GOP-led Tennessee Senate expels Democrat convicted of fraud
NASHVILLE, Tenn. (AP) — The Republican-led Tennessee Senate voted Wednesday to remove Democratic Sen. Katrina Robinson from office because of her recent wire fraud conviction, the first time the chamber has removed a senator since at least the Civil War. She angrily denounced her expulsion as a “procedural lynching.”
The criminal case against Robinson, a Memphis lawmaker, involves federal grant money at a school for health care school workers she operated in the city before she was elected to the Senate. Robinson and other Democrats called her expulsion premature, noting that many of the original charges were dropped and she hasn’t been sentenced yet on the two remaining counts.
“While the expulsion of a Senator for the first time in history was not something any of us wished to see, it was a necessary action,” said Senate Speaker Randy McNally in a statement after the vote. “The integrity of the Senate is of paramount importance.”
Robinson, who is Black, argued before the 27-5 vote to expel her that she had been unfairly judged by the white-majority chamber. She called it a “procedural lynching,” prompting cheers of support that the Republican speaker gaveled down. Some of her supporters in the gallery were in tears and others stood in solidarity.
“I feel beat up standing in front of you guys,” Robinson said. “And really I didn’t prepare any words because there are no words for what this is.”
Sen. John Stevens, a Republican from Huntington, said Robinson had been judged in a courtroom by her fellow citizens.
“They determined she violated a criminal statute. A federal judge did not disagree with that determination. How can we demand that citizens respect the integrity and reputation of the Senate if we disrespect them by ignoring their determinations?”
Prosecutors accused the Memphis lawmaker of paying personal expenses from more than $600,000 in federal grant money awarded to a school for health care workers she operated. She was ultimately convicted of two of the 20 counts, involving $3,400 in wedding expenses in 2016.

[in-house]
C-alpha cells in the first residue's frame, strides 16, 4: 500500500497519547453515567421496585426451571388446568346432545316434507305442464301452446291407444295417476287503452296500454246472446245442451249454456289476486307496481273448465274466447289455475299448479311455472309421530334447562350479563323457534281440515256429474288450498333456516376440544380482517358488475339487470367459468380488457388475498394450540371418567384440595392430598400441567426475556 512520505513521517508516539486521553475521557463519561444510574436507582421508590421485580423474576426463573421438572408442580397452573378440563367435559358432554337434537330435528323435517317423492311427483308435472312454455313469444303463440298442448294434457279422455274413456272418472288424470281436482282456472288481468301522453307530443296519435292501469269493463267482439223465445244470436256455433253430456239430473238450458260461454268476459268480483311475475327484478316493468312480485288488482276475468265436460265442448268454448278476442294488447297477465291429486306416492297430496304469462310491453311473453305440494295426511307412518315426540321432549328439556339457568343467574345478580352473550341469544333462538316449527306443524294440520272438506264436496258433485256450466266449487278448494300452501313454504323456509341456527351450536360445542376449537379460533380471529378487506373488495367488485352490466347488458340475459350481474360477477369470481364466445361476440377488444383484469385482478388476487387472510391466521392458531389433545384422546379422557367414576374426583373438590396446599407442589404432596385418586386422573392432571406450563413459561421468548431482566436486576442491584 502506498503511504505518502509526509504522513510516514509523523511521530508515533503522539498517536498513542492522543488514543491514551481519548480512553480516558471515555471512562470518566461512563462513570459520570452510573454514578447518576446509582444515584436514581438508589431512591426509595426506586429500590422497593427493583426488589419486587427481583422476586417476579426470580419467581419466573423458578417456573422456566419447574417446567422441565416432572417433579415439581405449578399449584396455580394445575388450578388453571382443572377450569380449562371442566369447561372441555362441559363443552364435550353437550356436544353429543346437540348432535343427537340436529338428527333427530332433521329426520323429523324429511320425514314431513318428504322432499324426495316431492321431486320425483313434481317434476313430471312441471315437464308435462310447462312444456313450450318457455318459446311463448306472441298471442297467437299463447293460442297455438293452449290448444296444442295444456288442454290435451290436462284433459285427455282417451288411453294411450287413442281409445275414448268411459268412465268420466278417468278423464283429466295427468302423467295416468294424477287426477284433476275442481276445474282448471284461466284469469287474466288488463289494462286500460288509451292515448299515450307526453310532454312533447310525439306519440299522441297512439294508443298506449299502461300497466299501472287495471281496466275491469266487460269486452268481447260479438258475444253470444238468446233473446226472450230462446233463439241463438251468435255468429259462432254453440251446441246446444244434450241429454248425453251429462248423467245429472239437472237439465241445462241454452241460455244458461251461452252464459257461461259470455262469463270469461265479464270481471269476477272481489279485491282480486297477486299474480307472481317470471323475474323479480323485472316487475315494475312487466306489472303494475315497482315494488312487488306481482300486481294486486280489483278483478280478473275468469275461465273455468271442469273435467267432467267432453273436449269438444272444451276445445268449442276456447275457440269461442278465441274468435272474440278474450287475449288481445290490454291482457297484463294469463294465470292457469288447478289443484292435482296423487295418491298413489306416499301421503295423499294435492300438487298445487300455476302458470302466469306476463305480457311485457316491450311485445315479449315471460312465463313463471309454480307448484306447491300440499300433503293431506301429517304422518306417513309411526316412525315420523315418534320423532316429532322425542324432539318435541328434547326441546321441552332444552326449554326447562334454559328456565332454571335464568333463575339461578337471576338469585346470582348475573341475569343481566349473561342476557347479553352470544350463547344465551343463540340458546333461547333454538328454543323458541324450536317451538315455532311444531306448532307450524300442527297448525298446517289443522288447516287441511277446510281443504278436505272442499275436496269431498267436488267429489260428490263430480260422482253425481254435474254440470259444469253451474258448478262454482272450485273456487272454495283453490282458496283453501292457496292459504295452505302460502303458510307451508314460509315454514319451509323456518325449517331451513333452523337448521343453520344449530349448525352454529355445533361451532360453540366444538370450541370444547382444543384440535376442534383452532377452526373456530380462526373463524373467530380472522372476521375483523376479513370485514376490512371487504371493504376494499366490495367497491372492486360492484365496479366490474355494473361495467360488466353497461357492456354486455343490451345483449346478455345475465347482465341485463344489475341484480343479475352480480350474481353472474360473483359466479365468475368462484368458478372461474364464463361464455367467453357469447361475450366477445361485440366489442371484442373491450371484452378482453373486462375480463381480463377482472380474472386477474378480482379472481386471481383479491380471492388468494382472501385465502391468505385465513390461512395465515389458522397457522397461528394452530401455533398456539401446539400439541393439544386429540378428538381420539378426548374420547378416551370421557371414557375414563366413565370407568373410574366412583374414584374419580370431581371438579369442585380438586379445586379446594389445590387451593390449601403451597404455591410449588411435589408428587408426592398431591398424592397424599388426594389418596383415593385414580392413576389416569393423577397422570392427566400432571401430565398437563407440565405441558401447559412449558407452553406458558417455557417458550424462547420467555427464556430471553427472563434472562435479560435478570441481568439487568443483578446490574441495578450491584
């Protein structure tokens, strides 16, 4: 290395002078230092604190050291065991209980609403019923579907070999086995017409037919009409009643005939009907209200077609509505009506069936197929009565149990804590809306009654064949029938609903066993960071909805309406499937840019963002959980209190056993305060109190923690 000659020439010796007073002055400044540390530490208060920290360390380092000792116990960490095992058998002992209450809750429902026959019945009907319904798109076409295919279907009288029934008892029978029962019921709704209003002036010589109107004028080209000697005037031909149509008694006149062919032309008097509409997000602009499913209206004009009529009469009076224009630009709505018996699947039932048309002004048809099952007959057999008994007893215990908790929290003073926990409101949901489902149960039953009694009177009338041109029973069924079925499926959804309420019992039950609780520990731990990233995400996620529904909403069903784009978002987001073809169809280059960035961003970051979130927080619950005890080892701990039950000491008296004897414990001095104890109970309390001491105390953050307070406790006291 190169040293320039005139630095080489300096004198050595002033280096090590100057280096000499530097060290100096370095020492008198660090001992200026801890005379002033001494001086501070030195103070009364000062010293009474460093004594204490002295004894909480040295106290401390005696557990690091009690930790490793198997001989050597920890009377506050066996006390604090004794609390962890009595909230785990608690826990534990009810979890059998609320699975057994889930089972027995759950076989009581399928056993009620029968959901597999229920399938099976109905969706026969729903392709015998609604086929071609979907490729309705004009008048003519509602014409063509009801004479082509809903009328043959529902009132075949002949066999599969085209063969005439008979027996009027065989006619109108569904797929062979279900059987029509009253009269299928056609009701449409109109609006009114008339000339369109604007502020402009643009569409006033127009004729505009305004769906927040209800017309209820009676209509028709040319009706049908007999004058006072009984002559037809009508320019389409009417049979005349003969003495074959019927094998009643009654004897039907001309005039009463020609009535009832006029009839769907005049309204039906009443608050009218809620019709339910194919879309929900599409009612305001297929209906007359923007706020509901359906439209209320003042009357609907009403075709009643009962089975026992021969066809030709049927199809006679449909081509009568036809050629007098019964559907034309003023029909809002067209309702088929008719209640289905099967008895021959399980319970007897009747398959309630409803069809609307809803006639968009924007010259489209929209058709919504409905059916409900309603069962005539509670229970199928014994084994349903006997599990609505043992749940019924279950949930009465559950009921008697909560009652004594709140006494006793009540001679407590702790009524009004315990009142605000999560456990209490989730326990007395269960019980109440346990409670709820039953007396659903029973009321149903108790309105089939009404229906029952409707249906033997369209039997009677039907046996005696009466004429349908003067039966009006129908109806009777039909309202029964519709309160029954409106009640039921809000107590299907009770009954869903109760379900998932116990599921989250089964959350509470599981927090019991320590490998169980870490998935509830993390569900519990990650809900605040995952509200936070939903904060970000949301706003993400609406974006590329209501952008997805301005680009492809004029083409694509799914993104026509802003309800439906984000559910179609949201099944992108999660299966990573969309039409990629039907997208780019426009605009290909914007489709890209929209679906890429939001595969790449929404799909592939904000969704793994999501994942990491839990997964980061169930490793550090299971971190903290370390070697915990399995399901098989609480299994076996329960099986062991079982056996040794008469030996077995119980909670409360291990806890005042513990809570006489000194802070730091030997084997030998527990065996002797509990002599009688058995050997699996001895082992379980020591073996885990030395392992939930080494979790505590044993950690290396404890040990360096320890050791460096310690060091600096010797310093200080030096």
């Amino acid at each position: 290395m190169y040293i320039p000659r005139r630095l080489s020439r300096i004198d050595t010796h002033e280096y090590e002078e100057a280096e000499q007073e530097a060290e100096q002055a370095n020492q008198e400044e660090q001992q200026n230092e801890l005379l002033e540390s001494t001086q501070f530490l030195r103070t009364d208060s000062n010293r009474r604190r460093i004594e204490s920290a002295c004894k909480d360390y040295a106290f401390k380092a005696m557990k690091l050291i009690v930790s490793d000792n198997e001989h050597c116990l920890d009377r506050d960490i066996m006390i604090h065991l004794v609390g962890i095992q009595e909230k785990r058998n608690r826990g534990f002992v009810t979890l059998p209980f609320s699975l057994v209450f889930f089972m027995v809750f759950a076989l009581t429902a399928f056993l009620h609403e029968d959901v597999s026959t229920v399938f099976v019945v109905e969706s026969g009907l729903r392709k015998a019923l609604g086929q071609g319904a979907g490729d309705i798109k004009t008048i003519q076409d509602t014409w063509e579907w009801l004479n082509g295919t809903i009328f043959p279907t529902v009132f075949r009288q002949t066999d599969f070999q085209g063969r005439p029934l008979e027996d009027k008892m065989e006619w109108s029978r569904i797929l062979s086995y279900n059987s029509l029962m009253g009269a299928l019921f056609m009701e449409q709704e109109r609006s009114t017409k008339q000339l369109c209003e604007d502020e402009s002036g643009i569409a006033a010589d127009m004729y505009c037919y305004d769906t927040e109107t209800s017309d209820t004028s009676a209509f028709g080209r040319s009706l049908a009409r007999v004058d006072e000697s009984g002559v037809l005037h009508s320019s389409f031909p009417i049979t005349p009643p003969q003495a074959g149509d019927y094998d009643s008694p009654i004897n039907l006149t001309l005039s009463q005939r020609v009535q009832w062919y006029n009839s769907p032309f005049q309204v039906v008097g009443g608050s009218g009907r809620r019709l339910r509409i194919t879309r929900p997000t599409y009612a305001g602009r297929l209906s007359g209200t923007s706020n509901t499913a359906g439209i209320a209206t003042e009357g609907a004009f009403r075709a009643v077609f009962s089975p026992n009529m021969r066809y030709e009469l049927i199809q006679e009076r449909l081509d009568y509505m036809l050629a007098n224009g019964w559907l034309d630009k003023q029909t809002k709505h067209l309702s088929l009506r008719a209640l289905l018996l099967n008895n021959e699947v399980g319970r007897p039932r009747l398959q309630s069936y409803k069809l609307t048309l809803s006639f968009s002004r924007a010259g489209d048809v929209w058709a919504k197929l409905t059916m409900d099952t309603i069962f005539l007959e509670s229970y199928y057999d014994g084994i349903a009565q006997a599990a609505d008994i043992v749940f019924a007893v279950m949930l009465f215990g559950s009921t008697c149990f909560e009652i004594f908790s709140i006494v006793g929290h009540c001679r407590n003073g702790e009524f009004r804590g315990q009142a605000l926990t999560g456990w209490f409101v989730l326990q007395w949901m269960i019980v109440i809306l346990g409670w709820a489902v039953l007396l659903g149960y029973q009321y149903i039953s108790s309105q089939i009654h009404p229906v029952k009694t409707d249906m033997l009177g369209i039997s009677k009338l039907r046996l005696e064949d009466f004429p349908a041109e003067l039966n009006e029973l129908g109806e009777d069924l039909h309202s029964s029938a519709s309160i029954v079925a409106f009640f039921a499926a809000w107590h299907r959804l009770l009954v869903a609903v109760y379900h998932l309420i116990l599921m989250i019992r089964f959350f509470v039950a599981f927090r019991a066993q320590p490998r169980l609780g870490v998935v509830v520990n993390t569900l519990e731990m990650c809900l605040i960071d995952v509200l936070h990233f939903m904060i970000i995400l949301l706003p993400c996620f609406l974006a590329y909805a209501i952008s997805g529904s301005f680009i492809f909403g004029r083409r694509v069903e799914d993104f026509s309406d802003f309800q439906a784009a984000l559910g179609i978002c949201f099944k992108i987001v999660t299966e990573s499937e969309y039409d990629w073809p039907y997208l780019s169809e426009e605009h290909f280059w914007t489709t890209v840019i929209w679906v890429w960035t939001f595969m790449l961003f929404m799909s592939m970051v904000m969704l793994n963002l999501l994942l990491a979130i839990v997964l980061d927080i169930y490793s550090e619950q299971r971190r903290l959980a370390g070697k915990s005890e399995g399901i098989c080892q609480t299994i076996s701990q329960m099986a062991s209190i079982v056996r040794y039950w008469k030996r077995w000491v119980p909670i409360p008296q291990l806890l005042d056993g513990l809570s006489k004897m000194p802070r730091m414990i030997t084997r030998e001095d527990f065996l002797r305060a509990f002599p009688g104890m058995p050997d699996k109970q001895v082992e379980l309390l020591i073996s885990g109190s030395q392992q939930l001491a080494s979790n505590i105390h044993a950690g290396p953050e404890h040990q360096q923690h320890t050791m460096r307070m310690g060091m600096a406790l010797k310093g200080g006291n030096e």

Robinson, one of three Black women in the Senate, all of them Democrats, has maintained her innocence.
GOP senators, who outnumbered Democrats 27-6 before the expulsion, declined Robinson’s request to delay removal proceedings until after her sentencing in March. Robinson’s Democratic colleagues renewed the request on Wednesday, but it failed on a tie vote.
Tennessee’s state law and Constitution contain provisions that disqualify people convicted of felonies from eligibility to hold public office. Democrats have said the judgment isn’t final until sentencing.
Democrats have also said the case could prove a “slippery slope” to seek removal on alleged behavior that preceded a lawmaker’s election and time in office.
Robinson, was elected to the state Senate in 2018, pointed out that several of her former and current Republican colleagues have faced legal scrutiny over the years without facing the same punishment. Robinson referenced Sen. Brian Kelsey, from Germantown, who was indicted last year on charges that he violated federal campaign finance law. He has since stepped down as the Senate’s education chairman, but has not faced threat of being expelled.
Meanwhile, Republican Sen. Joey Hensley has faced unethical conduct as a physician accusations. Hensley allegedly improperly treated and prescribed controlled substances to immediate family members and an employee with whom Hensley was also involved in a personal relationship. Like Kelsey, Hensley has not been faced expulsion threats.
The last expulsion of a Tennessee lawmaker happened in 2016 when the House voted 70-to-2 remove Republican Rep. Jeremy Durham after an attorney general’s investigation detailed allegations of improper sexual contact with at least 22 women during his four years in office.
Democratic State Sen. Ophelia Ford of Memphis’ election was voided in 2006 after the upper chamber determined that her 13-vote victory margin had been tainted by ballots cast in the names of felons and dead voters. But that decision didn’t stop her for long: She was re-elected to the Senate later that year.
In the House, Rep. Robert Fisher was ousted on a 92-1 vote in 1980. The Elizabethton Republican had been convicted of bribery for asking for a bribe to kill a bill.
According to legislative librarian Eddie Weeks, the only previous expulsions involved six House lawmakers who refused to attend a special legislative session called in 1866 by then-Gov. William “Parson” Brownlow after the conclusion of the Civil War.
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